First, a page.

Undervaluing the magic of balancing the components of different grape varieties is, frankly, as daft as disparaging the master whisky blender’s craft. The French, in particular, have this process down to a wholly admirable art and even give it a sexy name – assemblage.
In Champagne, its key role is to marry together contributions from the main red and white grapes. Pinot noir is particularly important for adding body, structure and richness – it will almost certainly be responsible for any orange or honey touches in the finished wine. By contrast, Champagne’s white grape, chardonnay, usually brings delicacy and finesse, and is often the author of those crisper, orchard fruit components.
To see how these differences work in practice, compare three of Sainsbury’s well-made own-label Champagnes. Blanc de Noir (£20) has no chardonnay at all, while the Blanc de Blanc (£16, instead of £22.50, until 28 October) has nothing but. The excellent 2007 Taste the Difference Vintage Champagne (at a brilliant £25) is a 70:30 blend of chardonnay and pinot noir.
Blenders in the Rhône Valley have more choices. At least 13 varieties are permitted in Châteauneuf-du-Pape, but most reds centre around three main ones. Syrah provides most of the assertive bramble and plum flavours in any blend (and some of any savoury and spicy touches too). Sturdy structure and a rich meatiness emanate from mourvèdre, while grenache introduces lightness, with hints of cinnamon and raspberry.
For an inexpensive example of this combination in practice (albeit from over the border in Spain) try Three Houses GSM Grenache Syrah Mourvèdre (£4.49 at Morrisons). Here, the blender’s skill delivers soft, warm and juicy fruit components – with flavours that range between damson and black cherries – but then neatly wraps them all in touches of mint and vanilla to create a pleasing, easy-drinking red.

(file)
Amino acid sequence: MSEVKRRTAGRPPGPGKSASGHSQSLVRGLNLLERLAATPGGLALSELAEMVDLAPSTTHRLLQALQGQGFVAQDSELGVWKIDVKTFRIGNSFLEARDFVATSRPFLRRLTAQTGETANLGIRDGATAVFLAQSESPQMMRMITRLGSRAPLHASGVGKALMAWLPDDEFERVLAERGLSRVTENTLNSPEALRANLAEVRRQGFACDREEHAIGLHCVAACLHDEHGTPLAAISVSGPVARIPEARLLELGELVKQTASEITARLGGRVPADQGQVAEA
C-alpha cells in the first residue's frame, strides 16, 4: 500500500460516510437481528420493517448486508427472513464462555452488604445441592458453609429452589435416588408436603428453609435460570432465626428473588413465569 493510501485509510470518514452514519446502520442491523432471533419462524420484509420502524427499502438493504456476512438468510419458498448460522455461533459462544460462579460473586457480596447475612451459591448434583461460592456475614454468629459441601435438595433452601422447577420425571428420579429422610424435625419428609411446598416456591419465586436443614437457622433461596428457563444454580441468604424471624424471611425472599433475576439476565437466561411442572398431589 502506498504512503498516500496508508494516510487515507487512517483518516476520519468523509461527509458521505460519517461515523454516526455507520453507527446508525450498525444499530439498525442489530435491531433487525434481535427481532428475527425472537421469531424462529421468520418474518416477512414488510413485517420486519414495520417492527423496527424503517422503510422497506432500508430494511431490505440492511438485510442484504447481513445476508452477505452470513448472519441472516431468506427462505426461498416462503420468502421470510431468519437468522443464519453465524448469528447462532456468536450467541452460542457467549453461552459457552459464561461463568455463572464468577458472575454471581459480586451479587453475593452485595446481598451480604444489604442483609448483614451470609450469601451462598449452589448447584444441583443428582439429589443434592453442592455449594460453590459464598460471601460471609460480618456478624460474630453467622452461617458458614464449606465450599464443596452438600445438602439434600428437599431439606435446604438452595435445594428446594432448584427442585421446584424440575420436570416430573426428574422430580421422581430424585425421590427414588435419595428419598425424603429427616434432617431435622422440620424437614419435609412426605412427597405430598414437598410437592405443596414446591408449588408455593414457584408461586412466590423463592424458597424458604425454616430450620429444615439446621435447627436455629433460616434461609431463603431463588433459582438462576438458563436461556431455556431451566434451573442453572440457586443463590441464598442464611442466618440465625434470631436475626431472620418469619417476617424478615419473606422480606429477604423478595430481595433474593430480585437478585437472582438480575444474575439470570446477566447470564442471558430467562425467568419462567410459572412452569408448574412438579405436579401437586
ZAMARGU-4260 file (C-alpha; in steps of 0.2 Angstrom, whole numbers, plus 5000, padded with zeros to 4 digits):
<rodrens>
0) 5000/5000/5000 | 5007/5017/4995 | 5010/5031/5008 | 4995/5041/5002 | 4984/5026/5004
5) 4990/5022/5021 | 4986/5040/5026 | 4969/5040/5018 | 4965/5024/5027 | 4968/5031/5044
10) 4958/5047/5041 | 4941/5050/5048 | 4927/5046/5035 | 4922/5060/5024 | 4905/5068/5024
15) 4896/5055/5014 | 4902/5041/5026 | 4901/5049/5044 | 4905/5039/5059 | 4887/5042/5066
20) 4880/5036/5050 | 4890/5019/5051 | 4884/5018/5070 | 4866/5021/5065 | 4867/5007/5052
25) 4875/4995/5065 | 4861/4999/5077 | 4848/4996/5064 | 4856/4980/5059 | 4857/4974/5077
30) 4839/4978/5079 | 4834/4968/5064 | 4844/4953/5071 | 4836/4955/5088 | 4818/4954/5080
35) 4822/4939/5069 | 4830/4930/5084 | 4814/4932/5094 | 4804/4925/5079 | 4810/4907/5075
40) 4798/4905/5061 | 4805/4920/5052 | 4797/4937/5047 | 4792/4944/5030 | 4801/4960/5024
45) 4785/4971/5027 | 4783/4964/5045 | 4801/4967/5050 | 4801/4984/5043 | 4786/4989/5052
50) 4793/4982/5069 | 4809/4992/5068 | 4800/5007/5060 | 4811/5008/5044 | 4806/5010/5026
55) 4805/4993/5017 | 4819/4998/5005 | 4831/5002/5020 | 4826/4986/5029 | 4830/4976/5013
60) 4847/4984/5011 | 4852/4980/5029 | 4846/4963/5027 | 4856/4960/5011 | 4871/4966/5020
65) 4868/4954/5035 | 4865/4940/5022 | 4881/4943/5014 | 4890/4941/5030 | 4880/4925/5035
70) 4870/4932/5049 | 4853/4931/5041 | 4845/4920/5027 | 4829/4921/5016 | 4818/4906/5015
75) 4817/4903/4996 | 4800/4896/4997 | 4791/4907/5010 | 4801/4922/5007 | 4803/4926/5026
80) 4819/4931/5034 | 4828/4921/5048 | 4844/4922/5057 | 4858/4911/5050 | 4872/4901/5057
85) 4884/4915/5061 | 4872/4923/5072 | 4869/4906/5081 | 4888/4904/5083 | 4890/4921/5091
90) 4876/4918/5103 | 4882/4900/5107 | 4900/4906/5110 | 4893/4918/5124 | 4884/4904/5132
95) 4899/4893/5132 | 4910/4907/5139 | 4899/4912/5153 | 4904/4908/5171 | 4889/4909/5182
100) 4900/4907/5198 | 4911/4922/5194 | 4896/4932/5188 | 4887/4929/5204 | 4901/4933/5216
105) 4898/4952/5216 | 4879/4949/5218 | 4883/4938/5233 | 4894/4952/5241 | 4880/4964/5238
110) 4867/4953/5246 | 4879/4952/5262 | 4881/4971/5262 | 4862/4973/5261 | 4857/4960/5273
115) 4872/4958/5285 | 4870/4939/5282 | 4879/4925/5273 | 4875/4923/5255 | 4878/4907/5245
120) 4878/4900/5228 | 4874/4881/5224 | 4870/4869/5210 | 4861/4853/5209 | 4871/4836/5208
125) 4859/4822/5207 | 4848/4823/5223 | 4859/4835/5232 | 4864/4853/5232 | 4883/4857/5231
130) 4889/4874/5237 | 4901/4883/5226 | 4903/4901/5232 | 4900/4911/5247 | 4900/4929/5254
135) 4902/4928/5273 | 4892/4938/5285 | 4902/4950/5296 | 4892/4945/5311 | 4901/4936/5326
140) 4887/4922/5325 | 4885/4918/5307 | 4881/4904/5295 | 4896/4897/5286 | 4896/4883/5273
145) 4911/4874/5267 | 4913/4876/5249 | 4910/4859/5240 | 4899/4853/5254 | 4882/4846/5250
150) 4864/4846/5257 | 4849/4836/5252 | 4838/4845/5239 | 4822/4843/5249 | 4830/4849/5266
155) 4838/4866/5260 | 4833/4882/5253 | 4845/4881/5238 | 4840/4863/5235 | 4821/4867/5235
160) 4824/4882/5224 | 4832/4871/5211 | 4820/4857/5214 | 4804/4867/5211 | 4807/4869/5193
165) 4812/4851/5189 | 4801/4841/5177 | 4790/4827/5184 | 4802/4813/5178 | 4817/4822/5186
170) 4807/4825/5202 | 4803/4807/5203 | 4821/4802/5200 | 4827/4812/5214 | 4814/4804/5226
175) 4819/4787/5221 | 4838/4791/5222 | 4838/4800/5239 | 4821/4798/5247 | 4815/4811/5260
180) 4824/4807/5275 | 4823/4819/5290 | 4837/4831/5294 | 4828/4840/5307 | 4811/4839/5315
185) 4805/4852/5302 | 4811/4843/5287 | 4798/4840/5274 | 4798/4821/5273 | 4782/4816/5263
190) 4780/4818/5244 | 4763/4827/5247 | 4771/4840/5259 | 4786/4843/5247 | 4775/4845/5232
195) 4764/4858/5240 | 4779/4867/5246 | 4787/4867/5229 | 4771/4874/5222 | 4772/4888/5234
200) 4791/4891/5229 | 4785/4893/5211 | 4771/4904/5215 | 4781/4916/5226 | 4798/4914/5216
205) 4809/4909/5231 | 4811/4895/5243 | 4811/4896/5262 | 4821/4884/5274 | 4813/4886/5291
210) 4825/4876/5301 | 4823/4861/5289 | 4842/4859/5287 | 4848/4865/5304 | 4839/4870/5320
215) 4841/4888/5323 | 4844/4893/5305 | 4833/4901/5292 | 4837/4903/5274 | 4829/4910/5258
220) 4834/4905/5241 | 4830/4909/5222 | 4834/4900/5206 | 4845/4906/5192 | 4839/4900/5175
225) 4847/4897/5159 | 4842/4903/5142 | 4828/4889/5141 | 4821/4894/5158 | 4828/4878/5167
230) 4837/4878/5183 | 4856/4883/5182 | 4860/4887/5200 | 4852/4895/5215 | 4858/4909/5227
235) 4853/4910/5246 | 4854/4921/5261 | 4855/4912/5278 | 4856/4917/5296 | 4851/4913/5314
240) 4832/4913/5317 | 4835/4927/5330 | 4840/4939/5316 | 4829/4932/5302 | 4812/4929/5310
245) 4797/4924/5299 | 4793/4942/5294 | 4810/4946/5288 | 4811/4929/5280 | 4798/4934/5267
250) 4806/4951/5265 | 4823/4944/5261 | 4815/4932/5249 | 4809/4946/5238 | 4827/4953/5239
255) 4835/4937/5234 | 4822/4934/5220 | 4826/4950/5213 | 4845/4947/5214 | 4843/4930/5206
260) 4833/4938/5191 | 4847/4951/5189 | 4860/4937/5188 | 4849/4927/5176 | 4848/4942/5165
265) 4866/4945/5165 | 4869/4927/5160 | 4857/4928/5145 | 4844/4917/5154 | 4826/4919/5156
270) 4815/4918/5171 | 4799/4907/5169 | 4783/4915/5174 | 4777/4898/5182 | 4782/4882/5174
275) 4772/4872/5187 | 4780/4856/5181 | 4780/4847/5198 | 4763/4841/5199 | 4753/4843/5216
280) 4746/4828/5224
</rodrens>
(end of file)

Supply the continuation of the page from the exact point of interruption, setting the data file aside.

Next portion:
Although subsidiary grape varieties are also involved in Bordeaux, there are two main players. One is the cherry and spice-influenced (and very approachable) merlot, while its regular companion is the more complex cabernet sauvignon – with its characteristic blackcurrant and mint flavours and greater longevity. The weather also complicates the blender’s task there because those varieties can ripen to different extents each year. Despite cabernet occupying many prime sites on the warm, well-drained gravel soil on the Garonne river’s left bank, a poor summer can leave it under-ripe and excessively acidic. Then more reliance is placed on merlot, which ripens earlier.
To see how skilful blending moulds those two varieties together look at the 2012 Chateau David Bordeaux (£6.50 at Sainsbury’s). Because merlot comprises 70 per cent of this blend, soft and fruity cherry flavours dominate, but there are attractive cinnamon and vanilla spices too.
Conversely, for more money, try the very impressive 2008 Tesco Finest Margaux (£24.99), where cabernet sauvignon rather than merlot provides the majority contribution (aided by a touch of petit verdot). Mellow blackcurrants open proceedings there, followed by herbs and mint, which all lead into a long finish.
These blends provide good illustrations of the practical effects of the assemblage craft. In particular, the margin by which the totality really does exceed the sum of the parts.
2009 DB Reserve Petite Sirah
South Eastern Australia, 13.5 per cent
Really nice fruity flavours drive this wine, with lots of blackcurrants and brambles on show. Those black fruits are joined by cinnamon, mint and vanilla to give a dense and concentrated red with soft tannins, bright acidity and a long, full finish.
£8.50 at Sainsbury’s
2013 MJ Janeil Gros Manseng Sauvignon
Côtes de Gascogne, France, 12 per cent
This unusual blend works brilliantly, relying on the sauvignon for freshness and lemon-based acidity, but the local gros manseng variety for greater depth. The result is a food-friendly, pear-centred texture with zesty, white peach fruit and a pleasing extra twist of lime-influenced tartness.
£7.75 at Oddbins